Reflections on the ROpenSci Unconference

May 25, 2018
By

(This article was first published on Revolutions, and kindly contributed to R-bloggers)

I had an amazing time this week participating in the 2018 ROpenSci Unconference, the sixth annual ROpenSci hackathon bringing together people to advance the tools and community for scientific computing with R. It was so inspiring to be among such a talented and dedicated group of people — special kudos goes to the organizing committee for curating such a great crowd. (I heard there were over 200 hundred nominations from which the 65 or so attendees were selected.)

The idea behind the unconference is to spend two full days hacking on projects of interest to the community. Before the conference begins, the participants suggest projects as Github issues and begin discussions there. On the first day of the conference (after an icebreaker), the participants vote for projects they'd be interested in working on, and then form up into groups of 2-6 people or so to work on them. And then everyone gets to work! You can get a sense of the activity by looking at the #runconf18 hashtag on Twitter (and especially the photos).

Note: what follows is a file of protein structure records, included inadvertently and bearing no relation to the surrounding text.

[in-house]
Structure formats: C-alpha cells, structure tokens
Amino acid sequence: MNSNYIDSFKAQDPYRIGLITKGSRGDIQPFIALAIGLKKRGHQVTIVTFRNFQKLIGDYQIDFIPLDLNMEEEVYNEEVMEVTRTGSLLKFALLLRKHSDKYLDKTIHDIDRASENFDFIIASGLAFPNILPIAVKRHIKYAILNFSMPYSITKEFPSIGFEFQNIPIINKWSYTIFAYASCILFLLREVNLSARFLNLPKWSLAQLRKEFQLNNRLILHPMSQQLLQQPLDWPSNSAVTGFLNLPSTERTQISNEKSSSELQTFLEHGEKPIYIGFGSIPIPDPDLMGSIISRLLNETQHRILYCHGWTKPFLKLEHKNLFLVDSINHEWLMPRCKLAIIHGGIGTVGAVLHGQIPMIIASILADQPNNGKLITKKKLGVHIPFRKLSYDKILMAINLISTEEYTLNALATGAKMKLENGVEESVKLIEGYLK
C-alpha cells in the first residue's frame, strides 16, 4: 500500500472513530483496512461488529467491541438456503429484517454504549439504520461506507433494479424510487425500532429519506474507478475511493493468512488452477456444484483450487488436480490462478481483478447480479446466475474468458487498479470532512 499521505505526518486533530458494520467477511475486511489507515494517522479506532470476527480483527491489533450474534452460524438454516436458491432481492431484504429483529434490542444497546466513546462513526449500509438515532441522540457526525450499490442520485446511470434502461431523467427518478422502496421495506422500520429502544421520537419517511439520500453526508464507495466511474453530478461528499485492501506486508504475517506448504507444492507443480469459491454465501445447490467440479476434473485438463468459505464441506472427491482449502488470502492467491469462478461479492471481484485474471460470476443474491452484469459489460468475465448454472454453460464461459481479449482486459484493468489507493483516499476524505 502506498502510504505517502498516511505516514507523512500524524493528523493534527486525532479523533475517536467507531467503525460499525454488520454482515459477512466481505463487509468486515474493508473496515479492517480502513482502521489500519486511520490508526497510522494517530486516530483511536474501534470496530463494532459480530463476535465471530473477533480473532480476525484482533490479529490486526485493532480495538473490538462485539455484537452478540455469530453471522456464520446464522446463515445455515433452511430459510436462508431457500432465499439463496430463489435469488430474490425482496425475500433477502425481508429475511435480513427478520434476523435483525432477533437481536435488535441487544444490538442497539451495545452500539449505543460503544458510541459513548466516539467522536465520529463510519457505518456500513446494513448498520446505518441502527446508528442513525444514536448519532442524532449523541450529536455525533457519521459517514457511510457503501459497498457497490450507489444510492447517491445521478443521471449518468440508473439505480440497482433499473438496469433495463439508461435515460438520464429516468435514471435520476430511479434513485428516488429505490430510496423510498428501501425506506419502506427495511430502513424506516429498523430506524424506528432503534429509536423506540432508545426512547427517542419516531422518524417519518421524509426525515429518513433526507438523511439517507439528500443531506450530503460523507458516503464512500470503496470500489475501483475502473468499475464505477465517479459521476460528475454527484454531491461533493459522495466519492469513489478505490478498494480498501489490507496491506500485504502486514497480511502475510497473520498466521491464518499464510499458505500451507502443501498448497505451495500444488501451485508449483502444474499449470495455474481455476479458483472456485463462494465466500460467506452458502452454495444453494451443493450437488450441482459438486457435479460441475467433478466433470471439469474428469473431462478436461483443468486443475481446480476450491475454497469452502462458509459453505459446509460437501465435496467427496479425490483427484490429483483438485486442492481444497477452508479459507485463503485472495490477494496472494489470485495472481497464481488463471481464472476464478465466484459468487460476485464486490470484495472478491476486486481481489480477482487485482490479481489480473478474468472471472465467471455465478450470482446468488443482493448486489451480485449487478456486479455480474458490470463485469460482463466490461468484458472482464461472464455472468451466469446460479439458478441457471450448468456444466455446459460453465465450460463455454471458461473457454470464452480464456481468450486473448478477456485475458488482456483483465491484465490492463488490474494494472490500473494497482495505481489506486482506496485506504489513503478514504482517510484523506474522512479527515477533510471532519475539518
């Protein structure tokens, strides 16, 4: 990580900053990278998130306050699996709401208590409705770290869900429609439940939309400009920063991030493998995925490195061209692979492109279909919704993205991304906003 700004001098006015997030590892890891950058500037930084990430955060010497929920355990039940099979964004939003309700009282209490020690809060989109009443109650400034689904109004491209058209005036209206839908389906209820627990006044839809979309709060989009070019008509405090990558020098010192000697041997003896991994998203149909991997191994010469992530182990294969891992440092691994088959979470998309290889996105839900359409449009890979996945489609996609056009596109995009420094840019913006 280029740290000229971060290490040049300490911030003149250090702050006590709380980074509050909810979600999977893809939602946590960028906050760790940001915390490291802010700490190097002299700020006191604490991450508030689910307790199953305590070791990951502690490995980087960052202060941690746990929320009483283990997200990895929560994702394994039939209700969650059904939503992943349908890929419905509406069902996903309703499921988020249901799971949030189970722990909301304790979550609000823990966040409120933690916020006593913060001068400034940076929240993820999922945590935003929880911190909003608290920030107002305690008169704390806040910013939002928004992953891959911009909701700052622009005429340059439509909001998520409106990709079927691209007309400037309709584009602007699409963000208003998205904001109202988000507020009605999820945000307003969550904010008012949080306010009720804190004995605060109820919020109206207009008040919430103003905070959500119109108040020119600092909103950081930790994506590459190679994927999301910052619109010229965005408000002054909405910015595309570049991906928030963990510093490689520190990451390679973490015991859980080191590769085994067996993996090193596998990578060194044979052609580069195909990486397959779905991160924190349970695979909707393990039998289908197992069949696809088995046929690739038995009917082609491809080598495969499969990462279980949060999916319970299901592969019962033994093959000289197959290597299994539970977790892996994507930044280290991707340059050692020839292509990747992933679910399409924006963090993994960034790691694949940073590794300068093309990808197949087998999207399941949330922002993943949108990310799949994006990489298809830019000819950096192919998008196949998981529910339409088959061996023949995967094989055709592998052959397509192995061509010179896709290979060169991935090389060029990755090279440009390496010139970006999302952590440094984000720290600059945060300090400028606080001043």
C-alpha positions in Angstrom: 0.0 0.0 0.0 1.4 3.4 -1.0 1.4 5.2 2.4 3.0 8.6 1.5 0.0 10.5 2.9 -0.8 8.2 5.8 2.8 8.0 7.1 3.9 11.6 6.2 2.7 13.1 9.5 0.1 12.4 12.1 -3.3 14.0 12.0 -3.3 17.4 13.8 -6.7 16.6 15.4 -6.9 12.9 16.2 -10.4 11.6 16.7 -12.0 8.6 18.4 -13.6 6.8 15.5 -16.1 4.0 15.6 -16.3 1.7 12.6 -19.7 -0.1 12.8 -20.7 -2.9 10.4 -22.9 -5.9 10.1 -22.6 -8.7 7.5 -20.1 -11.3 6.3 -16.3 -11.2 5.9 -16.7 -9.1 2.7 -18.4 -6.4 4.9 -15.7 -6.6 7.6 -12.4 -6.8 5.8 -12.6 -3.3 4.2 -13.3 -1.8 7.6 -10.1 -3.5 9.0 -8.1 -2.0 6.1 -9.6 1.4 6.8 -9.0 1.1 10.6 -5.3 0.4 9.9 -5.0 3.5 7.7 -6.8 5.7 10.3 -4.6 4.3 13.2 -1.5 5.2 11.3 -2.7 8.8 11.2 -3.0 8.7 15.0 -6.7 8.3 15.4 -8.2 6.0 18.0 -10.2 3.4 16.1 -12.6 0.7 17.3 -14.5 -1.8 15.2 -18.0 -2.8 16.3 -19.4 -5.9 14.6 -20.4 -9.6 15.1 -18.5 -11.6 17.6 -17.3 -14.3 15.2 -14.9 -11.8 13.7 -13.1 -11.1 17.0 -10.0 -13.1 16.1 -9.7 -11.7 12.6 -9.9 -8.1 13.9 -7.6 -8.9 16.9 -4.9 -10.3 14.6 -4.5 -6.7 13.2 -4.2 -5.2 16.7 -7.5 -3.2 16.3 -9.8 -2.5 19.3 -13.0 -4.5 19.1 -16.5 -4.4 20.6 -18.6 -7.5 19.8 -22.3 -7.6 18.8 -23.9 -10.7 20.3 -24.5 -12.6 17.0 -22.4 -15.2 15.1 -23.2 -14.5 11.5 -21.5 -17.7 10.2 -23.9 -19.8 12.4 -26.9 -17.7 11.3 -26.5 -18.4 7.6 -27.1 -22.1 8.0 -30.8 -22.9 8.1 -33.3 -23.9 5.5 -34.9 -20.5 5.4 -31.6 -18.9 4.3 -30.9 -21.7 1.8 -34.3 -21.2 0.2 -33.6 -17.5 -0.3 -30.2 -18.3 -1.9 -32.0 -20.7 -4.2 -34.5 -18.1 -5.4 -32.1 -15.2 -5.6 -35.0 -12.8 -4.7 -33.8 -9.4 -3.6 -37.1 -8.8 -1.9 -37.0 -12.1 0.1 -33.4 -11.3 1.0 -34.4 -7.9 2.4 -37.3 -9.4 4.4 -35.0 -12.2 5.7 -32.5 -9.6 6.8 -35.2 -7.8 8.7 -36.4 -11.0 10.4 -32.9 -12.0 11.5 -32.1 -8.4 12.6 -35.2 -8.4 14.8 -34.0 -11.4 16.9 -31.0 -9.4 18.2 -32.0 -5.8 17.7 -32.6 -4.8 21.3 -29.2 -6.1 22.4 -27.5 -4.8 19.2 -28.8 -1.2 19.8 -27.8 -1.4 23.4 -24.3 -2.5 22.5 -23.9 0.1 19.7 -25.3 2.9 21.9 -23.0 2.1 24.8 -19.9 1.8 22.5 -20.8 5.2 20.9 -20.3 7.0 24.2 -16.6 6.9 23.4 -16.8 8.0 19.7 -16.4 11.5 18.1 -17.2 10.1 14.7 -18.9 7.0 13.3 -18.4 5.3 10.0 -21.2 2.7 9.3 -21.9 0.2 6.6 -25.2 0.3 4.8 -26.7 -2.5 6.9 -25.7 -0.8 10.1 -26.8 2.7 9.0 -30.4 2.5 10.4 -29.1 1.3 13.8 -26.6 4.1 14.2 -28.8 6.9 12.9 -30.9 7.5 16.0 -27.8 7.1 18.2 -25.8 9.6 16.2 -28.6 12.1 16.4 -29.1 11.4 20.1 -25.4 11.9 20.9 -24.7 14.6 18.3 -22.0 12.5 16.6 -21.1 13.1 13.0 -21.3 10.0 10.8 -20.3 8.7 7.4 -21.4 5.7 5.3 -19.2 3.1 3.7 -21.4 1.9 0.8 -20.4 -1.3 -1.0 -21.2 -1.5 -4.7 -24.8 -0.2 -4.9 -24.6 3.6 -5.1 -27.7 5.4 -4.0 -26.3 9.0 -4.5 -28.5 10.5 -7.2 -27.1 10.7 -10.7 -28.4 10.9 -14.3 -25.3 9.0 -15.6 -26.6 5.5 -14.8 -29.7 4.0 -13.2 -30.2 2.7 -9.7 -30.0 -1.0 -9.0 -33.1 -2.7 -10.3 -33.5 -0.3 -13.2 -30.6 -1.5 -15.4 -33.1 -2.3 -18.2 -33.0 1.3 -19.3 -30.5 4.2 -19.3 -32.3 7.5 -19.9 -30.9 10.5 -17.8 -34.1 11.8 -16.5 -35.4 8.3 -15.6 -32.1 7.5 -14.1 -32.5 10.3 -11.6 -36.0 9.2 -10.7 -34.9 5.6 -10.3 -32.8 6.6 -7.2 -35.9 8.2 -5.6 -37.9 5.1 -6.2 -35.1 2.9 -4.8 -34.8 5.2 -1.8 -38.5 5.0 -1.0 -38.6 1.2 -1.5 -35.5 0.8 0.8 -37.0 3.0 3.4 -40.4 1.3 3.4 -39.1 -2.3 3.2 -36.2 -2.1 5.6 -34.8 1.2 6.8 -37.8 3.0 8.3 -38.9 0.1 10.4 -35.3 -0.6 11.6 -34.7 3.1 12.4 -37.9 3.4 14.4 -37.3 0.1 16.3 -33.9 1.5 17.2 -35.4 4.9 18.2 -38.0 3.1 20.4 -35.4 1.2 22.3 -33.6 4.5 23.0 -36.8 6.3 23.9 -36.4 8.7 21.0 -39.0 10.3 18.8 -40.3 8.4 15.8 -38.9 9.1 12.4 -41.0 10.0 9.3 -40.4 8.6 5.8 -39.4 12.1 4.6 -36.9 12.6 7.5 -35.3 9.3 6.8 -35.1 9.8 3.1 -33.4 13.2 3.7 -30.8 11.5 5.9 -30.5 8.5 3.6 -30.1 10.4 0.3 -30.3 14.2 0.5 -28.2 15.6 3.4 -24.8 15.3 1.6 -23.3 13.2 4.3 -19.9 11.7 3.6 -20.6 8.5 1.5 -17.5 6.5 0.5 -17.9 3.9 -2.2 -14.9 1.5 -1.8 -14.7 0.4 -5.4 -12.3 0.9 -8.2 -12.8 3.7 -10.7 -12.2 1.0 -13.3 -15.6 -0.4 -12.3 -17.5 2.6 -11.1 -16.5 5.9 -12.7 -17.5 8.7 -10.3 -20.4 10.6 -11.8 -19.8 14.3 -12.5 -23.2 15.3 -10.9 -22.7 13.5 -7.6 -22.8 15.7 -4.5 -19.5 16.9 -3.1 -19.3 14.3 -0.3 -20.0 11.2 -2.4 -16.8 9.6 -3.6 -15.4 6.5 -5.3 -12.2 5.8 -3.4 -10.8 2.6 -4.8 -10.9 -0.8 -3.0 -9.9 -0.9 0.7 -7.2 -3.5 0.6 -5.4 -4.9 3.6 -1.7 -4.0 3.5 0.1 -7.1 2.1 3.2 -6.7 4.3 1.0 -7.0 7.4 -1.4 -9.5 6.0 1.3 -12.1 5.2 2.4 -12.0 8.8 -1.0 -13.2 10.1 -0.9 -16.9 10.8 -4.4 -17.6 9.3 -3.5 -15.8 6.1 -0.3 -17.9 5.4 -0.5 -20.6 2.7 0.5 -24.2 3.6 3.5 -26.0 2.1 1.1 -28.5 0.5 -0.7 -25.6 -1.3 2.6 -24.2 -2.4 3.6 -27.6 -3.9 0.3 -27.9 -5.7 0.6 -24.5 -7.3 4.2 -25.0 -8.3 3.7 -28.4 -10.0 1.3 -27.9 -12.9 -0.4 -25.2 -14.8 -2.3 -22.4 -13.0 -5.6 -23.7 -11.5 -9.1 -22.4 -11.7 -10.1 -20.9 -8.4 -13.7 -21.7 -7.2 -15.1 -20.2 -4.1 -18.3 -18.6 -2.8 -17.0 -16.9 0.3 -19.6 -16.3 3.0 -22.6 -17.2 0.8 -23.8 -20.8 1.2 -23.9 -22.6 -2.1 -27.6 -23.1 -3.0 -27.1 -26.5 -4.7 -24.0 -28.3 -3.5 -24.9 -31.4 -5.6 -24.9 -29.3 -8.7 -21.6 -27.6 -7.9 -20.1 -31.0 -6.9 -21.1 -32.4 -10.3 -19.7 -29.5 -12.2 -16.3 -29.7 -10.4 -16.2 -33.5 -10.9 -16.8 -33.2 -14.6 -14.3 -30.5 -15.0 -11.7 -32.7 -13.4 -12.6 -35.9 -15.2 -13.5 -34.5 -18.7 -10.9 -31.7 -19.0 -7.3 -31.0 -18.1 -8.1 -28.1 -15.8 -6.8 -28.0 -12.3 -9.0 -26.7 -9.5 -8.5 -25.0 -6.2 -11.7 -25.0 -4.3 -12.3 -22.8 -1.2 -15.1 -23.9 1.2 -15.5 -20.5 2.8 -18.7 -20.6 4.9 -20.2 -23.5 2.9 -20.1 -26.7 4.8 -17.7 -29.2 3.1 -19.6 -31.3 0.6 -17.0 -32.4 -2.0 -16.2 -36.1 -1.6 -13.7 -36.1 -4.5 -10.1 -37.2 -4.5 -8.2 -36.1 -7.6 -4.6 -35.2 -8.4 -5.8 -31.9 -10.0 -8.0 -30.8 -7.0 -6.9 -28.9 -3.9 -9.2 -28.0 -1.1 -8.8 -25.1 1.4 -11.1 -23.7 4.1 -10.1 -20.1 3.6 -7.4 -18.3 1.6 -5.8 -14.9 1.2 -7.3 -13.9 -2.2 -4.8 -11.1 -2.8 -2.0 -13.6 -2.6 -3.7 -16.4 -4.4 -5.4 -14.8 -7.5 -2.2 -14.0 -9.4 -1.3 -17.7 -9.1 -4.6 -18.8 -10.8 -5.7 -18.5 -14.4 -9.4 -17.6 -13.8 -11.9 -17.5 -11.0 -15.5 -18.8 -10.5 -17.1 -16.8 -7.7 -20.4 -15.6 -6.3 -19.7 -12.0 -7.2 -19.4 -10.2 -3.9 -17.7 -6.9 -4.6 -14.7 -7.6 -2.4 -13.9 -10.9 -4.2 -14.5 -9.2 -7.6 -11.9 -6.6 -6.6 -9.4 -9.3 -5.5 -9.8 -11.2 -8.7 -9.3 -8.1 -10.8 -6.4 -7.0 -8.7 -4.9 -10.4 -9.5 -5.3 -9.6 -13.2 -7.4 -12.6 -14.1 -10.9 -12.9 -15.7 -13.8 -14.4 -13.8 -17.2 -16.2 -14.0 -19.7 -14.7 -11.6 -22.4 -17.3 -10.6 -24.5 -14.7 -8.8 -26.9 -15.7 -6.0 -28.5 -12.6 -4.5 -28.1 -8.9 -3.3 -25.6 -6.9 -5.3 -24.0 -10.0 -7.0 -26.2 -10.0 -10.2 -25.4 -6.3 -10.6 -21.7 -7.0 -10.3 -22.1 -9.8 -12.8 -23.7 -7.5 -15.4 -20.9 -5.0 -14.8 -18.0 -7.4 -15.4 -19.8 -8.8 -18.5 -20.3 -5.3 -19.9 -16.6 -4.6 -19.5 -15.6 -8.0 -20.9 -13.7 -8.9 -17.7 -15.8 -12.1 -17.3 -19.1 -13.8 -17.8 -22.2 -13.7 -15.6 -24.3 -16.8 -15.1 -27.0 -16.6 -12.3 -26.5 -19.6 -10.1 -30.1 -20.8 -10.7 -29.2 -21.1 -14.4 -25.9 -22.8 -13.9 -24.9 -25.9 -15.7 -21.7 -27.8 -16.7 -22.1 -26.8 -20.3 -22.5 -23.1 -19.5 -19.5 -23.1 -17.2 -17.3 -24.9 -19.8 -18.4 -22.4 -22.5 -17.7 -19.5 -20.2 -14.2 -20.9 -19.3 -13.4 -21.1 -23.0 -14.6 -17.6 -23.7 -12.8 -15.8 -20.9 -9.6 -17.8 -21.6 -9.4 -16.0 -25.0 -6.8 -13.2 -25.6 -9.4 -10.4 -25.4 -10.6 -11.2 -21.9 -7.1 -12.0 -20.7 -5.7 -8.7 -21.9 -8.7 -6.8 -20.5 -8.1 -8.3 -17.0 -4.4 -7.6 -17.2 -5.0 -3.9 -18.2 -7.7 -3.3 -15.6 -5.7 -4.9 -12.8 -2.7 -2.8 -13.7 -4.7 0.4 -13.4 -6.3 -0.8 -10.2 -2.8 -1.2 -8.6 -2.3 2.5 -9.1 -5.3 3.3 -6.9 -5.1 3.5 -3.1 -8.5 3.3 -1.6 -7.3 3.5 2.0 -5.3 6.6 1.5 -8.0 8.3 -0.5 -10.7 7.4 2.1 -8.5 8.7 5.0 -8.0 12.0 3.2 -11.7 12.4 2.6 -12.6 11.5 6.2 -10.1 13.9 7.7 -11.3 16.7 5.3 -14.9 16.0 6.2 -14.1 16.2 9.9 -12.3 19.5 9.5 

I joined the "Tensorflow Probability for R" team, where we worked mainly with the greta package, which uses Tensorflow Probability to implement a Markov-Chain Monte-Carlo system to find solutions to complex statistical models. I hadn't used greta before, so I focused on trying out some simple examples to understand how greta works. In the process I learned that greta is a really powerful package: it solves many of the same problems as stan, but with a really elegant R interface that generalizes beyond Bayesian models. (Over the next couple of weeks I'll elaborate the examples for the greta package and write a more detailed blog post.)

At the end of the second day, everyone gets together to "report out" on their projects: a three minute presentation to review the progress from the hackathon. You can browse the list of projects here: follow the links to the Github repositories and check out the Readme.md files for details on each project.

On a personal note, it was also a great joy that my team could sponsor the unconference and provide the venue for this year's event. The Microsoft Reactor in Seattle turned out to be a great place to hold a hackathon like this, with plenty of space for everyone to form into small teams and find a comfortable place to work. This kind of event is exactly why we are opening Reactor spaces around the world, as spaces for the community to meet, gather and work, and it was great to see that vision realized in such a great way this week. 

Thanks once again to all of the participants and especially the organizers (with a special shout-out to Stefanie Butland) for such a wonderful event. I can't wait for the next one!

To leave a comment for the author, please follow the link and comment on their blog: Revolutions.

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